An email from Basilian Father Glenn McDonald offered lifesaving help to John Joseph.
“He asked me if I was all right,” said Joseph.
Joseph and his family, in their Fort McMurray home, were not all right. They wanted to flee the fire that forced the evacuation of the city May 3, but had nowhere to go.
Father McDonald, chaplain at St. Joseph’s College on the University of Alberta campus in Edmonton, knew Joseph because the young man had lived in the college men’s residence and was a regular at Mass.
The priest offered Joseph, his sister Reena and their parents sanctuary in one of the college’s residences. Joseph, a recent engineering graduate from the university, quickly accepted Father McDonald’s offer.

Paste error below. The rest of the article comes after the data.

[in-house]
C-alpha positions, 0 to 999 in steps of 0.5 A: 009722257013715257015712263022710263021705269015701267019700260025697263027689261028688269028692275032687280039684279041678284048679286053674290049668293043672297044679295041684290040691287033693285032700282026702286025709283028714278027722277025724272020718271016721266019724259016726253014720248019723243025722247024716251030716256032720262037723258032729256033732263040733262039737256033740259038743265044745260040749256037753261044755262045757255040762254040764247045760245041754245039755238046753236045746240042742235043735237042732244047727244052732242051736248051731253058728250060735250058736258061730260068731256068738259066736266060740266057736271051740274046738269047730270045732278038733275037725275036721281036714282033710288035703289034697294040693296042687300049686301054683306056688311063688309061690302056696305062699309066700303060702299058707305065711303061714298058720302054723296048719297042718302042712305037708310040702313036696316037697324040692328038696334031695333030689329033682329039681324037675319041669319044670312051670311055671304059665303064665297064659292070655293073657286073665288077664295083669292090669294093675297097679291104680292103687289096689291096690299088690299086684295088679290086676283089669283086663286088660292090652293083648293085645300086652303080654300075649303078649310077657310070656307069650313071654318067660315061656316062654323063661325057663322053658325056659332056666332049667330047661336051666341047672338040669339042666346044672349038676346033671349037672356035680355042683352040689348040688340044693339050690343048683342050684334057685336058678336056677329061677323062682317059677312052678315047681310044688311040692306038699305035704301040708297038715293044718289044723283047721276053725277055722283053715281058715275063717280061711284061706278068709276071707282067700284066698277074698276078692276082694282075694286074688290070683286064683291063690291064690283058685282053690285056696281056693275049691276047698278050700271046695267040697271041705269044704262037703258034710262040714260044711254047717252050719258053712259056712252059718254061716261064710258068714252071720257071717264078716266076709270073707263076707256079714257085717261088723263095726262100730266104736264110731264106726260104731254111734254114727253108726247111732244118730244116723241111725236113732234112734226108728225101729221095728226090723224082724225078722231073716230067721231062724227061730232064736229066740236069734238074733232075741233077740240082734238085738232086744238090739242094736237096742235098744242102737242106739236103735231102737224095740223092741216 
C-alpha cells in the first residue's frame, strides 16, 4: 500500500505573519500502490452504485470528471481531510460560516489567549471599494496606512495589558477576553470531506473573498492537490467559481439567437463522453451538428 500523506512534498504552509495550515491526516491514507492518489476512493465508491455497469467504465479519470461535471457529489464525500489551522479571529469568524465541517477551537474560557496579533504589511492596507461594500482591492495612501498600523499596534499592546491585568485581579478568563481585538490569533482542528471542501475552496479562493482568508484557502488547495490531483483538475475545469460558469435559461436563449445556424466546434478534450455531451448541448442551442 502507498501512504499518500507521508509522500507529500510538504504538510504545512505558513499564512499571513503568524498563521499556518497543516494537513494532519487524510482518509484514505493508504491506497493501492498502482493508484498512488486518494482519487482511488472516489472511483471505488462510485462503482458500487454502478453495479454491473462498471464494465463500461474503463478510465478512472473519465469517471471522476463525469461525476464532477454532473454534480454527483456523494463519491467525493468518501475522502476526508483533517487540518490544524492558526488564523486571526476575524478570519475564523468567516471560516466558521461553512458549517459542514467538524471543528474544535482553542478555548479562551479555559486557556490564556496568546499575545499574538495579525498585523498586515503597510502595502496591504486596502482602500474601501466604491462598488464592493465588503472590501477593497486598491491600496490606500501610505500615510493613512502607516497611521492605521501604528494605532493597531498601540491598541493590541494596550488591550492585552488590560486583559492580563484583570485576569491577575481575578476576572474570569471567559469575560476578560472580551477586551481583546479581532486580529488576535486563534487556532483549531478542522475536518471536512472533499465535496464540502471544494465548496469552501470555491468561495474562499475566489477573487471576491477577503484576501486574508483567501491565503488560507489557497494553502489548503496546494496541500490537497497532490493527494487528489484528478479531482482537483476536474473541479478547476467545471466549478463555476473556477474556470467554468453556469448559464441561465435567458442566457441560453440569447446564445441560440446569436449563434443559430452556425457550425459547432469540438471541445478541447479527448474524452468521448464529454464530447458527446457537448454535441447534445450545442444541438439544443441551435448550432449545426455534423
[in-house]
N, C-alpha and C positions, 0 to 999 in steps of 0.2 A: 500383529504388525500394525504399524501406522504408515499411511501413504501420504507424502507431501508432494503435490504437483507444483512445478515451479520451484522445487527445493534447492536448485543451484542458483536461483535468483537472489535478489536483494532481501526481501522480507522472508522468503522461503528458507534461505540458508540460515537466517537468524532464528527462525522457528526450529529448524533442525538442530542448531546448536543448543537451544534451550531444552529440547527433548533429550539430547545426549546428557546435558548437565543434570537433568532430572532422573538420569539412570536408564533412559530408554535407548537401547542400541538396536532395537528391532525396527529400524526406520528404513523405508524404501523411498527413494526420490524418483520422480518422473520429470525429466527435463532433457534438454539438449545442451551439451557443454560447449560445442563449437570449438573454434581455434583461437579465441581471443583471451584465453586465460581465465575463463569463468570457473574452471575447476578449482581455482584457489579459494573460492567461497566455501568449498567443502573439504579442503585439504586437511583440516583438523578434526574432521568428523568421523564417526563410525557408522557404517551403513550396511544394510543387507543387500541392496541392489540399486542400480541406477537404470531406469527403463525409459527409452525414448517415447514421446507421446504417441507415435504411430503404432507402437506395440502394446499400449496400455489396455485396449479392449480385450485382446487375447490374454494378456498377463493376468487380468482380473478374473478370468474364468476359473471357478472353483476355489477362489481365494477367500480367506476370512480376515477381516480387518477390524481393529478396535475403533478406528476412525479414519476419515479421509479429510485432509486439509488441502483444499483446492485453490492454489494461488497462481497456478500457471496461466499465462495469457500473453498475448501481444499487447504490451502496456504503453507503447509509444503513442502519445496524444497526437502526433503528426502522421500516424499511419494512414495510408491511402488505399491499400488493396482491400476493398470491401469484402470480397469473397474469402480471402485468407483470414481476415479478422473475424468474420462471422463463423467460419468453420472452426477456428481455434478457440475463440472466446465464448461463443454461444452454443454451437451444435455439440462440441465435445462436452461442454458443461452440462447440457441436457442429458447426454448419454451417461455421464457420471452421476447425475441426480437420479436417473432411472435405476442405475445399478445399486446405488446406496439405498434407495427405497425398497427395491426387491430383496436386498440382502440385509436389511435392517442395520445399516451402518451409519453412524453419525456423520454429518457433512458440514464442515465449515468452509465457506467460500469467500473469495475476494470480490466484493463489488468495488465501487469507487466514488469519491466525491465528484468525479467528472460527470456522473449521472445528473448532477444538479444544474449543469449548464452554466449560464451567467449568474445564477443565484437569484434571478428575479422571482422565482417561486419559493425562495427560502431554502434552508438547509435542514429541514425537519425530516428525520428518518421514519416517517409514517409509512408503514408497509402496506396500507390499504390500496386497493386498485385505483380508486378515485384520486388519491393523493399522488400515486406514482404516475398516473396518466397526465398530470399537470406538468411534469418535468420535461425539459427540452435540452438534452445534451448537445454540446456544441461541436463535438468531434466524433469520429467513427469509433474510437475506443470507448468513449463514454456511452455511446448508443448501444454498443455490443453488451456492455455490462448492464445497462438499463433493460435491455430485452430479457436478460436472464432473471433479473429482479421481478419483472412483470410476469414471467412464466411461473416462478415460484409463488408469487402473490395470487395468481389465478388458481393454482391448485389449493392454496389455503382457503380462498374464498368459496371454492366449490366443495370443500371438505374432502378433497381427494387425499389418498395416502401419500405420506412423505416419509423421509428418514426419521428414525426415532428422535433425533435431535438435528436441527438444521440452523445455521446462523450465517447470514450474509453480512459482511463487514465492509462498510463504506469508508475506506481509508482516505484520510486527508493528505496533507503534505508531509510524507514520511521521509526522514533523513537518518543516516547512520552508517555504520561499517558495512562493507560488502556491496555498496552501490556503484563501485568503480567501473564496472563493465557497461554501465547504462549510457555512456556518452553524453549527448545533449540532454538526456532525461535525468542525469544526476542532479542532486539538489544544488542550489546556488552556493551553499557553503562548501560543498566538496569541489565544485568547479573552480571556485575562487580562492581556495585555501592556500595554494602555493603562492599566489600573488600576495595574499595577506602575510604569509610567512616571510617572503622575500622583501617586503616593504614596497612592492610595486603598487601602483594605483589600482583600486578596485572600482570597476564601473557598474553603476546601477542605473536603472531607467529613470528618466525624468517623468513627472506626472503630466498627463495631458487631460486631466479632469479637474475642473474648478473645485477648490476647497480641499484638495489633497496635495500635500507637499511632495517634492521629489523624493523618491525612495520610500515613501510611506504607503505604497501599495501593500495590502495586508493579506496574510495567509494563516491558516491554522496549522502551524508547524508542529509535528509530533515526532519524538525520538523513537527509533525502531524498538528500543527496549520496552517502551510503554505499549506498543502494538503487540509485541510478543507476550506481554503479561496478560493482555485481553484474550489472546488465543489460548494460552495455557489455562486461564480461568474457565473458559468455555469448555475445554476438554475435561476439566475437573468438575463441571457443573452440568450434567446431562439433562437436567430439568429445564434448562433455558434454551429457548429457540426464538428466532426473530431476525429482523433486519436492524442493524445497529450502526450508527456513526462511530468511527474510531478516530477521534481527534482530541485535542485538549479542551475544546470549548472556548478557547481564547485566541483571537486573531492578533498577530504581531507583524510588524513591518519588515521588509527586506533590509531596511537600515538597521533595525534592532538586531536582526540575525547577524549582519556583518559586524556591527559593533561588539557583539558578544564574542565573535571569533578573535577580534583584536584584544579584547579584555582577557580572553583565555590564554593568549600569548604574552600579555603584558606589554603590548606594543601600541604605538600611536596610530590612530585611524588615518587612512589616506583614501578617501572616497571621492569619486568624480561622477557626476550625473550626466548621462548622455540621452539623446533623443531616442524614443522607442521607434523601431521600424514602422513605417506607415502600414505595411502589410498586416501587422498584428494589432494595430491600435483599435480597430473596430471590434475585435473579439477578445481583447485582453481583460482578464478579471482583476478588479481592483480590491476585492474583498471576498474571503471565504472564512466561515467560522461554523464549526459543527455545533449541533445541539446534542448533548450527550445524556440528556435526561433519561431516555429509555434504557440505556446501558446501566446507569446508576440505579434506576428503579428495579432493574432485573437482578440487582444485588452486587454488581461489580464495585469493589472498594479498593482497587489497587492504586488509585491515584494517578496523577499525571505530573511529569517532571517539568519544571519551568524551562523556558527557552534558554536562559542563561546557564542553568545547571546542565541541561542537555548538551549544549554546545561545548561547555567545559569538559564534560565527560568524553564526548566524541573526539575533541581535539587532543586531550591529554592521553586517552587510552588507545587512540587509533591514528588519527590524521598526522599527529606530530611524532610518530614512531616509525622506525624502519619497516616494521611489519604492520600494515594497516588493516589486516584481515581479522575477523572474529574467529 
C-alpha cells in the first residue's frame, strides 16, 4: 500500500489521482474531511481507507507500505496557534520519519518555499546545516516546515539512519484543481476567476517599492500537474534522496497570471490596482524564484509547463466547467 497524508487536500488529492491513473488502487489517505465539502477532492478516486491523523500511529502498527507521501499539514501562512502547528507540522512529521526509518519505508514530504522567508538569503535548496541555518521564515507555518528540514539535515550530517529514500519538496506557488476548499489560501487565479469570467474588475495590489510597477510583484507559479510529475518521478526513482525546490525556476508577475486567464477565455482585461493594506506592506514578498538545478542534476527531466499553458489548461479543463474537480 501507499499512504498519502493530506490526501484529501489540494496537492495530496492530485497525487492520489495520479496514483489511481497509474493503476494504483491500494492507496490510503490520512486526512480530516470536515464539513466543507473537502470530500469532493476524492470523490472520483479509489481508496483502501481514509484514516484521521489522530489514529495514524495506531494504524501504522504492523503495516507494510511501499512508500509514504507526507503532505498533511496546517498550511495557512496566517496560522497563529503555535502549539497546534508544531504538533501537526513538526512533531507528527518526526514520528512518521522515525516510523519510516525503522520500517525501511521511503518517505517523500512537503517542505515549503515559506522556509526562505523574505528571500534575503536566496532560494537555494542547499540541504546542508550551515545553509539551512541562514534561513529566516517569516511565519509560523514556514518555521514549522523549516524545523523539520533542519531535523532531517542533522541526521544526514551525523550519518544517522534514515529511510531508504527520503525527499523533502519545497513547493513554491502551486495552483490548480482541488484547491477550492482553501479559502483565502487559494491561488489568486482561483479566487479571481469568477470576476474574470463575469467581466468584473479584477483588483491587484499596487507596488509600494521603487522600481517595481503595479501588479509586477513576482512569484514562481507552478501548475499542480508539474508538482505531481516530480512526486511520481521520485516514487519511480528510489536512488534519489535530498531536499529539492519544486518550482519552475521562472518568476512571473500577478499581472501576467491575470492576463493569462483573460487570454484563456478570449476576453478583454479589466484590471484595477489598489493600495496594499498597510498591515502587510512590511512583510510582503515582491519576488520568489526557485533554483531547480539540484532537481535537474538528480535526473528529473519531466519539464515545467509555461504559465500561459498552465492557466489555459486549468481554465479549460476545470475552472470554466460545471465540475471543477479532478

The family, four of the more than 80,000 refugees from the northern city, got into their car and headed for the province of Alberta’s capital city of Edmonton, 275 miles south.
Joseph was amazed by the generosity of volunteers as they passed through the small towns. “We tried to pay for things, but they said, ‘No.’”
Now the family is happily ensconced in the college’s women’s residence. They eat in the college cafeteria and await news about the fate of the family home and when Joseph’s father can return to work.
When asked if the fire had shaken his faith, Joseph answered immediately, “This has improved my faith. It gets better all the time. God is always with us.”
Evacuees from Fort McMurray have spread to evacuation centers across Alberta, with some returning to their homes in other parts of Canada or further afield.
The Catholic Church, meanwhile, is raising funds to help those who have fled the massive wildfire and have urged parishioners to pray for those left homeless and those fighting the fire.
The four Alberta dioceses have all held special collections, with the funds being split between the St. Paul Diocese, in which Fort McMurray is located, and the Fort McMurray Ministerial Association.